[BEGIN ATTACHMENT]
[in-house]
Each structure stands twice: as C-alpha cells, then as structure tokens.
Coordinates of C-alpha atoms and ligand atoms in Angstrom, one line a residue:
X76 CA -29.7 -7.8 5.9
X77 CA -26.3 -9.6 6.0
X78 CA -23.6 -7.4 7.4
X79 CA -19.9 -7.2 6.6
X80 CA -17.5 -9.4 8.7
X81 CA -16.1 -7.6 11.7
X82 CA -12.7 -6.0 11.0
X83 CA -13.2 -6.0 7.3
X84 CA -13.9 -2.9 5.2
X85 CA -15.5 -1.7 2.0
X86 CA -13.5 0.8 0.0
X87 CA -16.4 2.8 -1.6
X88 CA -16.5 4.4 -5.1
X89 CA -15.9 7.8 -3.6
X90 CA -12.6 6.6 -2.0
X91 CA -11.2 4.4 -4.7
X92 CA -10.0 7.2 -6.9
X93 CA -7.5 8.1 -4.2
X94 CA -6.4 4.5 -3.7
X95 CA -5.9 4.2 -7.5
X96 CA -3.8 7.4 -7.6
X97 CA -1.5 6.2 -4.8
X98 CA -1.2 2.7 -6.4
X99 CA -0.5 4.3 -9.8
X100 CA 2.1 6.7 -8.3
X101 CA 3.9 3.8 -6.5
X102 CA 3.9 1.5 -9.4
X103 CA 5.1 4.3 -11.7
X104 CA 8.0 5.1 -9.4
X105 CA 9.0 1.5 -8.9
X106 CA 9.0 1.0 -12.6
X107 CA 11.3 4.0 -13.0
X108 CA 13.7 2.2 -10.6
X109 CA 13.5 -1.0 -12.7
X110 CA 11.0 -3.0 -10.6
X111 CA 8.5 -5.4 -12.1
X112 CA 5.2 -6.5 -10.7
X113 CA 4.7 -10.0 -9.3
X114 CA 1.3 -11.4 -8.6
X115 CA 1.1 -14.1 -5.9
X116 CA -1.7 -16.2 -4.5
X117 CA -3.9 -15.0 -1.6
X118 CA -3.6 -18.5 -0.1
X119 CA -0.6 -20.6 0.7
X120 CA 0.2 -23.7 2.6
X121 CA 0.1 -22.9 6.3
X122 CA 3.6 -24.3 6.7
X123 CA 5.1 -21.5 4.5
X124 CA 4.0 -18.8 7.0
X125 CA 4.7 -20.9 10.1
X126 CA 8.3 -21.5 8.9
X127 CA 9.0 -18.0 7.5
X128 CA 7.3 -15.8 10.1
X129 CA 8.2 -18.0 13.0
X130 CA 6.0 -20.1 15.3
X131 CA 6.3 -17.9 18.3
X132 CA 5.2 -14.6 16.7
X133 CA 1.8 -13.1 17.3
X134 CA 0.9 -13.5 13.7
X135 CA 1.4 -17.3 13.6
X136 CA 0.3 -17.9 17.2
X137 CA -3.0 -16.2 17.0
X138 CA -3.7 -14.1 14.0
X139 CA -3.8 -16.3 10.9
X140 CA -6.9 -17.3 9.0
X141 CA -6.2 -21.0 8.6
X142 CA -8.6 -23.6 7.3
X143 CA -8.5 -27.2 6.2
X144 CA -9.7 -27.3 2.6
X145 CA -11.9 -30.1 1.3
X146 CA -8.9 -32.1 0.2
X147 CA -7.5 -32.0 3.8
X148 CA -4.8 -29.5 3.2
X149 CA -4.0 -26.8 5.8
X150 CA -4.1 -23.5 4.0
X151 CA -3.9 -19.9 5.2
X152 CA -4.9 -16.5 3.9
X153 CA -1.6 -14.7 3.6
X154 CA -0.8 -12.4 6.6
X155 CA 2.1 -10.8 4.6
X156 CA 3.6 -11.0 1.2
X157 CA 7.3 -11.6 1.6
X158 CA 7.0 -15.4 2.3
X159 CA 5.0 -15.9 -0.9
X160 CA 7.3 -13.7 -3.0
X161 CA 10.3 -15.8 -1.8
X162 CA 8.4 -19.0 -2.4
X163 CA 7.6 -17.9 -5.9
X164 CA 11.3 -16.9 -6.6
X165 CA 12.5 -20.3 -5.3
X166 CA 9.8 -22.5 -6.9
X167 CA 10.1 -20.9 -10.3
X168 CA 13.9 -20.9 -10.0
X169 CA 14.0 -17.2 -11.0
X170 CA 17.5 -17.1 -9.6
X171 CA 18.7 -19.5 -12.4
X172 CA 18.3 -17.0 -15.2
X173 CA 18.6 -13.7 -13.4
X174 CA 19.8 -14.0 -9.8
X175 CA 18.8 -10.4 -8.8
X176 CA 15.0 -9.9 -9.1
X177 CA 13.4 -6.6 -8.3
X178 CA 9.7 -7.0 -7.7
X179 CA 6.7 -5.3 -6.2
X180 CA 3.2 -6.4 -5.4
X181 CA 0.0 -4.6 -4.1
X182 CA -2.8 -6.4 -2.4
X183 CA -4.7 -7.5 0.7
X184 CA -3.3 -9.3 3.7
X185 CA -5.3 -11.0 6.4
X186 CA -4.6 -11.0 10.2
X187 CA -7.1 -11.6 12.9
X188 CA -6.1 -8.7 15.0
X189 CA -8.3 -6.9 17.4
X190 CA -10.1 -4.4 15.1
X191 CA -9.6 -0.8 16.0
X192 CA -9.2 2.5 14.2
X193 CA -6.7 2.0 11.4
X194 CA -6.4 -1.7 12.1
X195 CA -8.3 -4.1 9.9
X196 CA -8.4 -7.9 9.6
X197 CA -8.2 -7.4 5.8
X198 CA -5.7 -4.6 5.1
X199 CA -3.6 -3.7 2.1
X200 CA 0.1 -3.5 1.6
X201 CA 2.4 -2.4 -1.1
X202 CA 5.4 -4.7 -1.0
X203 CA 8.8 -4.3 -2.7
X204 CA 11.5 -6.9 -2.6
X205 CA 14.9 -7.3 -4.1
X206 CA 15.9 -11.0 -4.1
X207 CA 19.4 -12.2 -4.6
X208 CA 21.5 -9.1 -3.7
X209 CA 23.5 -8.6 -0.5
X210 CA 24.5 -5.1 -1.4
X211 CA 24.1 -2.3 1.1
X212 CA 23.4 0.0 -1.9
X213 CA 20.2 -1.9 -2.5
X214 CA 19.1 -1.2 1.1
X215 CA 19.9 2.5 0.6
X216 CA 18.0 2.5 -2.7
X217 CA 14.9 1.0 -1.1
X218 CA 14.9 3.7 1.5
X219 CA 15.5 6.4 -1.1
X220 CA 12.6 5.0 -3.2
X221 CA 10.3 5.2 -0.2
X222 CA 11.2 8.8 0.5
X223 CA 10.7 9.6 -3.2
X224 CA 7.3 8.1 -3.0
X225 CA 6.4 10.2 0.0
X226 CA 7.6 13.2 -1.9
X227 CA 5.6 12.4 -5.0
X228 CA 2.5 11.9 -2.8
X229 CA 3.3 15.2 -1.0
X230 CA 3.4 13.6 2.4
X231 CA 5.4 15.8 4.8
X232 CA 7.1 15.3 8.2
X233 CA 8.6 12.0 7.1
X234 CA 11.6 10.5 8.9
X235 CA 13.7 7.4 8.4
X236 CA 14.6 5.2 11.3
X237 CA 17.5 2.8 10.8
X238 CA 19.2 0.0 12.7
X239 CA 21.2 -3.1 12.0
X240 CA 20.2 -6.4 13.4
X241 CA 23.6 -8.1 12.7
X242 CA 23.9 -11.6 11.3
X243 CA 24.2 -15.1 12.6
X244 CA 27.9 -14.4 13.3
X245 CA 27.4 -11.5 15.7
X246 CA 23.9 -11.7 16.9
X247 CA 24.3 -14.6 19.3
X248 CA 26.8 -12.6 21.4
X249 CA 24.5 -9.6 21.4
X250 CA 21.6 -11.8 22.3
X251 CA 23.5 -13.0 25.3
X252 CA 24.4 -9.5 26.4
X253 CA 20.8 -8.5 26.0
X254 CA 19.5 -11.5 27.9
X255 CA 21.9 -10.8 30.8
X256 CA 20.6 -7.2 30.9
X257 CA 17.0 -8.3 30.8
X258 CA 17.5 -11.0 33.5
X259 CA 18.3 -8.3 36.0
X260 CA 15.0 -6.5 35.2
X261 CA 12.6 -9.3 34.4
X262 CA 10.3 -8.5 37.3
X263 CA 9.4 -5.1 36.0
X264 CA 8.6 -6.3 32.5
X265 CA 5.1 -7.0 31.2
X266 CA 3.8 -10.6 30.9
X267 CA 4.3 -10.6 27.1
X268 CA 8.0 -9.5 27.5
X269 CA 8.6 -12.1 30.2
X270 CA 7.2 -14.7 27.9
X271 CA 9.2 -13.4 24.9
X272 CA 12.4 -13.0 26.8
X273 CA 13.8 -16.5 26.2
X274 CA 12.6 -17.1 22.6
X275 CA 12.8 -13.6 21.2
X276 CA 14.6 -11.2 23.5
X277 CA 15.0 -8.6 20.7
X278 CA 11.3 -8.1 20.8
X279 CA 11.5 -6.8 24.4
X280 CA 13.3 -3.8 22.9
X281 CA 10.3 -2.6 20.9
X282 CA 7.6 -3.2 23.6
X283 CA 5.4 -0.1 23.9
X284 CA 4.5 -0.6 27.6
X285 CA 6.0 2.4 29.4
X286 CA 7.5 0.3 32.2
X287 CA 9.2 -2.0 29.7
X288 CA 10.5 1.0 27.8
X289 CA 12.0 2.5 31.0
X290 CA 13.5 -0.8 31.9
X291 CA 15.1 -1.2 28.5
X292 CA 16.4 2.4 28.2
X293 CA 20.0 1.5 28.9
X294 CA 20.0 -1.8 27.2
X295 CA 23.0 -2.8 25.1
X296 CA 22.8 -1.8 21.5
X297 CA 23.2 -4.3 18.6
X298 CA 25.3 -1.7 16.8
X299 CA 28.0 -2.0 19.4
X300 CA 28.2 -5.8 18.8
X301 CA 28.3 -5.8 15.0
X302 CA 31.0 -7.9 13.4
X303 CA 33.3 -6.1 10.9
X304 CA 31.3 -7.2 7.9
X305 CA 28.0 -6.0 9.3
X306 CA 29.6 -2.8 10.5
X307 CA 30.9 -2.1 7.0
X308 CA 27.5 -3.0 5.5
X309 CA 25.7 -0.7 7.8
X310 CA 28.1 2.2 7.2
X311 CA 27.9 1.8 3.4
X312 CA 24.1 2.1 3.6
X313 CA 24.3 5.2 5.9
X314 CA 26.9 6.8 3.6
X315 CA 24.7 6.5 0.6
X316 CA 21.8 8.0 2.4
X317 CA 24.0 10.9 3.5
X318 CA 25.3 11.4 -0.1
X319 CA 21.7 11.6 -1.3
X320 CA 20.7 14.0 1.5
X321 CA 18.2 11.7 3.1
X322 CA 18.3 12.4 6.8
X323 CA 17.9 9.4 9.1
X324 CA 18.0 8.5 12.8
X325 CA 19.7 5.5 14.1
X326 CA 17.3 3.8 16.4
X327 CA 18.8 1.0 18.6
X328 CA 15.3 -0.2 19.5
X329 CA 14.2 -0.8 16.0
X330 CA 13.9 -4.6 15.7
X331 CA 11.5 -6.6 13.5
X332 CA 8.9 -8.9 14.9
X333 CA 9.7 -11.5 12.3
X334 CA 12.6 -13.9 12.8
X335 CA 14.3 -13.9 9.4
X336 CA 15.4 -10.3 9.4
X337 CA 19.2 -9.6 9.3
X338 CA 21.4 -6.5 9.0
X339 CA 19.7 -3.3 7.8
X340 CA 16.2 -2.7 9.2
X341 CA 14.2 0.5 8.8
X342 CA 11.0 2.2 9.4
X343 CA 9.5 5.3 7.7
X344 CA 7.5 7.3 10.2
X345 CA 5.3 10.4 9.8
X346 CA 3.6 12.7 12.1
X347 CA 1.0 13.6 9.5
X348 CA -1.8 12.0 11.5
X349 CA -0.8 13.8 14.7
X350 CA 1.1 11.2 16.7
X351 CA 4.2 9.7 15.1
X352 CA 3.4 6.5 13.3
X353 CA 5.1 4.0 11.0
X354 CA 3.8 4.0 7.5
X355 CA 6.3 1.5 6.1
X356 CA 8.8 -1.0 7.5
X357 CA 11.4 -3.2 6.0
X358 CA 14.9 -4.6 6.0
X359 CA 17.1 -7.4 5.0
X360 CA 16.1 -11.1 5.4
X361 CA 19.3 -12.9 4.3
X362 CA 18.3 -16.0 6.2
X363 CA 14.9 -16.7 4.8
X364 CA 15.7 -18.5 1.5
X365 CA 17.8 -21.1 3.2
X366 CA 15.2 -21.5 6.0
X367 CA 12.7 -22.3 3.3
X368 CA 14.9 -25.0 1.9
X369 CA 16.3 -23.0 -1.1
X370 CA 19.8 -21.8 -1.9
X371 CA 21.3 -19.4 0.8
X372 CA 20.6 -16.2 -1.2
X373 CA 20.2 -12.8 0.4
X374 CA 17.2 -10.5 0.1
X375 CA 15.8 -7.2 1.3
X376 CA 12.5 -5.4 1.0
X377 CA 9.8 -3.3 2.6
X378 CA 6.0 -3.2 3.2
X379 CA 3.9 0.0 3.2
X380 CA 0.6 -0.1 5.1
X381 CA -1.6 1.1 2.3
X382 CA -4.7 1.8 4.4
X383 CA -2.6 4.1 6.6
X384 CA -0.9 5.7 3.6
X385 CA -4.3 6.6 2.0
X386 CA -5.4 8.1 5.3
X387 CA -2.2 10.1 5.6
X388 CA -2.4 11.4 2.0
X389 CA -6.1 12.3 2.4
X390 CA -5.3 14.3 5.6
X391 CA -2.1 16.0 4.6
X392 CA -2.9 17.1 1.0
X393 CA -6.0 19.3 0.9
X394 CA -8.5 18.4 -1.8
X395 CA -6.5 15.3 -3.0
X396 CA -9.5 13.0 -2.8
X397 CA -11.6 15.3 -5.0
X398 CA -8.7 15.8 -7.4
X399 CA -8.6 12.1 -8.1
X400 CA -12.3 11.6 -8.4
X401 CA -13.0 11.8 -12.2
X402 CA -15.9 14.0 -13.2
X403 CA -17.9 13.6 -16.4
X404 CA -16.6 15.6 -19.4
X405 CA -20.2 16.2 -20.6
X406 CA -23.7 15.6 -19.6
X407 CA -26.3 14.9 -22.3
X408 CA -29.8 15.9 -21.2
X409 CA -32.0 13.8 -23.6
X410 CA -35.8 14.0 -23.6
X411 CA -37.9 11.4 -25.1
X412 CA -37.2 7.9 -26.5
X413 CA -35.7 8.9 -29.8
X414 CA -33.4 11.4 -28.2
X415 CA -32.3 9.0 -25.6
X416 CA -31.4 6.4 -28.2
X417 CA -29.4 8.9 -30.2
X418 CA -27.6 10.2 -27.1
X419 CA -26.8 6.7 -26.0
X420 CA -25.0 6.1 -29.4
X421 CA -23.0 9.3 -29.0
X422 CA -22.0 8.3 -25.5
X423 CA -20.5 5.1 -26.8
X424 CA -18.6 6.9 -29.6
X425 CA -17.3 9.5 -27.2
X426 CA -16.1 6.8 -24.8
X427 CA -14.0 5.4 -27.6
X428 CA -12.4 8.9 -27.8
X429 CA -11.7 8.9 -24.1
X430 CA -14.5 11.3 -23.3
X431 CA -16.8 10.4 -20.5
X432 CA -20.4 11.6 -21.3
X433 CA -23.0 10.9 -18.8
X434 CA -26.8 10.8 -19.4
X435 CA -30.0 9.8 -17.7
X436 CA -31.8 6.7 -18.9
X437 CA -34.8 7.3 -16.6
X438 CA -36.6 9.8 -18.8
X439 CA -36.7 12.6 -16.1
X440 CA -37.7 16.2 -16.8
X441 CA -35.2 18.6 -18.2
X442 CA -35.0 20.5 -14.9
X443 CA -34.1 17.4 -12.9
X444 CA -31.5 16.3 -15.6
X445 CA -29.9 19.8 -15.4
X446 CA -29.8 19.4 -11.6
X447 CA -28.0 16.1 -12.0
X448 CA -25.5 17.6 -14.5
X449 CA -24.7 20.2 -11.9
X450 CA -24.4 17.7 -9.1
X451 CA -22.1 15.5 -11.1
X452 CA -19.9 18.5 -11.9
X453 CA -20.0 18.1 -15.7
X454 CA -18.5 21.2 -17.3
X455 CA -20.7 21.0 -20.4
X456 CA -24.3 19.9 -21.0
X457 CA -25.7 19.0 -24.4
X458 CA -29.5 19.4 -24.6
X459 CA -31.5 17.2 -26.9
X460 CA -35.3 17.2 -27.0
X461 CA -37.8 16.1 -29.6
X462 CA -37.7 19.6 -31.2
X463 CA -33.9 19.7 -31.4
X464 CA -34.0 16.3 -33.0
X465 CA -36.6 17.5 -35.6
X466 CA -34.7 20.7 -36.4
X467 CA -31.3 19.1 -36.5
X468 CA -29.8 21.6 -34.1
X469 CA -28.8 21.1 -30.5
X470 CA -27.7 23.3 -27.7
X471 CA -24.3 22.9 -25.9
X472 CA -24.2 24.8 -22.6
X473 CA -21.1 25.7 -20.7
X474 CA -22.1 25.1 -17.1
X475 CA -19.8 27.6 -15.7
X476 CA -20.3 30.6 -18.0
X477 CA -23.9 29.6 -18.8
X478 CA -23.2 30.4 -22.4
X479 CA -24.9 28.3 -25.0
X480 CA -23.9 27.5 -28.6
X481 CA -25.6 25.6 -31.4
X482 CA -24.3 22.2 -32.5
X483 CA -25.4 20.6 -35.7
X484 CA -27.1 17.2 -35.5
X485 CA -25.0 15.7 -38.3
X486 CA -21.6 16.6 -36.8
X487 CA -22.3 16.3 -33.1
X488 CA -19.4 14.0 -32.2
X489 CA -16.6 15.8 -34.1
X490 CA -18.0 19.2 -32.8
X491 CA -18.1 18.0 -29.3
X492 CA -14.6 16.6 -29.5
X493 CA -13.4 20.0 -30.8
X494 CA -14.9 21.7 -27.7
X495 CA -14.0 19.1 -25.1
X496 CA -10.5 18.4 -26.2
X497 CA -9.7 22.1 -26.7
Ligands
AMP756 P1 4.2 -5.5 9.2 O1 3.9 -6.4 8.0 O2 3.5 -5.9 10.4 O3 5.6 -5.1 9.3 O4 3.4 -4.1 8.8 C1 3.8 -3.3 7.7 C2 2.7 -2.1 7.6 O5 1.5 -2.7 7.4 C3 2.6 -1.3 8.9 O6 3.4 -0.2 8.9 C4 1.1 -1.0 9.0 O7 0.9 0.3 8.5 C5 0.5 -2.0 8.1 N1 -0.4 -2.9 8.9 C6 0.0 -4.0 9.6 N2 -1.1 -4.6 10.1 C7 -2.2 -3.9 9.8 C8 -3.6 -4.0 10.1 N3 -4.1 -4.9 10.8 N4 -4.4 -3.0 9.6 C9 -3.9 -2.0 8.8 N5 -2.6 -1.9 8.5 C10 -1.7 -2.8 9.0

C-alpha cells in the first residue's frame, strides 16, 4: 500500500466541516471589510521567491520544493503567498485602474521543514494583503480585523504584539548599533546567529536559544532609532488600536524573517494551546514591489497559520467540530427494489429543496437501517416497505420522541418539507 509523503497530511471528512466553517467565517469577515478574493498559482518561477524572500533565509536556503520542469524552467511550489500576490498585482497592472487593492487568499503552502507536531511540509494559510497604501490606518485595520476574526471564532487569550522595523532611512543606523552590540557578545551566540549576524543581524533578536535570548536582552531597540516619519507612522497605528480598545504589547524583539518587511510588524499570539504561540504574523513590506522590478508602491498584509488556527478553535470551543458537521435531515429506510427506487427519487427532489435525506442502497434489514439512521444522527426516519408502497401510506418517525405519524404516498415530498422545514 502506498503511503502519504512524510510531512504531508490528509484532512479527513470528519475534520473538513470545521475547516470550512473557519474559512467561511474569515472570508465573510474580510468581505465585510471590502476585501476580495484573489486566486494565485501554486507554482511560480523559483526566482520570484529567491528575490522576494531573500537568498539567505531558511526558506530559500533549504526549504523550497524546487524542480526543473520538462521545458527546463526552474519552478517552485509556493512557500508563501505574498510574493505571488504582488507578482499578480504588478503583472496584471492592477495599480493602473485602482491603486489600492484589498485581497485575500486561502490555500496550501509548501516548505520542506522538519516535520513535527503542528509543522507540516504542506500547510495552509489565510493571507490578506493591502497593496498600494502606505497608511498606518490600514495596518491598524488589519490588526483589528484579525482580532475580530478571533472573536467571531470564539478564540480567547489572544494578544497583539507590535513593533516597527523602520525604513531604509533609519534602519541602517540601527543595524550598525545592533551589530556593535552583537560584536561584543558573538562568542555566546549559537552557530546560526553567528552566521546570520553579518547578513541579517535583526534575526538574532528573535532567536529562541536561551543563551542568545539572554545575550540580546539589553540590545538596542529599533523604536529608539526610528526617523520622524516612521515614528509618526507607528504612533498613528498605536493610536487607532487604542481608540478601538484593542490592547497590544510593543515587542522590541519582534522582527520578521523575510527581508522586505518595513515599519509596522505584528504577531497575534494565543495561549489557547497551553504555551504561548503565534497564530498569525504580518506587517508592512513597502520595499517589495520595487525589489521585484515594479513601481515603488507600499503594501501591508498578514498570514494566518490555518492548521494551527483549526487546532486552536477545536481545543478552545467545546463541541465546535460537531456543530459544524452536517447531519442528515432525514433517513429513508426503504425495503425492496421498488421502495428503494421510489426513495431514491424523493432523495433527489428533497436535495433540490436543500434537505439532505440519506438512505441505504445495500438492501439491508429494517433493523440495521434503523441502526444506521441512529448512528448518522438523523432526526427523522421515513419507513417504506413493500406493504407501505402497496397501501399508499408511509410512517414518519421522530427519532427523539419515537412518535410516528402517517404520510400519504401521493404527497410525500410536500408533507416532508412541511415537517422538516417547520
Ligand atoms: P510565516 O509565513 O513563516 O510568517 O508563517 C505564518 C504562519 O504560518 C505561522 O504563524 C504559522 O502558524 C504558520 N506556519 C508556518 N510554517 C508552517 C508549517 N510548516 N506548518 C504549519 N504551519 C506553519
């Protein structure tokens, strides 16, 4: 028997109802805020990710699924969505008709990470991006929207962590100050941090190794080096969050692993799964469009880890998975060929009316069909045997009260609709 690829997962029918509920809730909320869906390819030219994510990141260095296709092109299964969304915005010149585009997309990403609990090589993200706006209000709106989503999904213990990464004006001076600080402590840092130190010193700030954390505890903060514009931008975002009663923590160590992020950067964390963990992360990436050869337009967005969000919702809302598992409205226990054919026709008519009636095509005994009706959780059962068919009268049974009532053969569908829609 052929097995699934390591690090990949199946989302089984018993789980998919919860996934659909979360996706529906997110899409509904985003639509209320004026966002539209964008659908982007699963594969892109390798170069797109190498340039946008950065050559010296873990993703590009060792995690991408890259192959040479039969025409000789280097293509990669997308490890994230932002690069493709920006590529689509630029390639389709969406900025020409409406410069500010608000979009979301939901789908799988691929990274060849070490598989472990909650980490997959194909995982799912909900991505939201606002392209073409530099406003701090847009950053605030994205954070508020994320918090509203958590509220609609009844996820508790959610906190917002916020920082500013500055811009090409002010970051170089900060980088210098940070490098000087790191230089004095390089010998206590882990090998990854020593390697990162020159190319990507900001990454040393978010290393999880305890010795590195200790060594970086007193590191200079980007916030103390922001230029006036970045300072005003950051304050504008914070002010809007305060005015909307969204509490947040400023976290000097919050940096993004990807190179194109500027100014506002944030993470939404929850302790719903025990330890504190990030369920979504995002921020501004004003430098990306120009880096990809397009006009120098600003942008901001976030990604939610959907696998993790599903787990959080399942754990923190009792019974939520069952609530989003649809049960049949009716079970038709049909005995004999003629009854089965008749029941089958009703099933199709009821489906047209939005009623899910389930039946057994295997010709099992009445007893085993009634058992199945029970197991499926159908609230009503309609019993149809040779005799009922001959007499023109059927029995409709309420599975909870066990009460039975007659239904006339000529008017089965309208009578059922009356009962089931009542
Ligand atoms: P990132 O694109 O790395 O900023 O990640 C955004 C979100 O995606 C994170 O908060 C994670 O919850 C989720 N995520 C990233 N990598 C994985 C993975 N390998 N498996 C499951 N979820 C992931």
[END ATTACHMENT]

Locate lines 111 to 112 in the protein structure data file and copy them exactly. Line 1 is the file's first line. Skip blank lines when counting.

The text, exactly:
X183 CA -4.7 -7.5 0.7
X184 CA -3.3 -9.3 3.7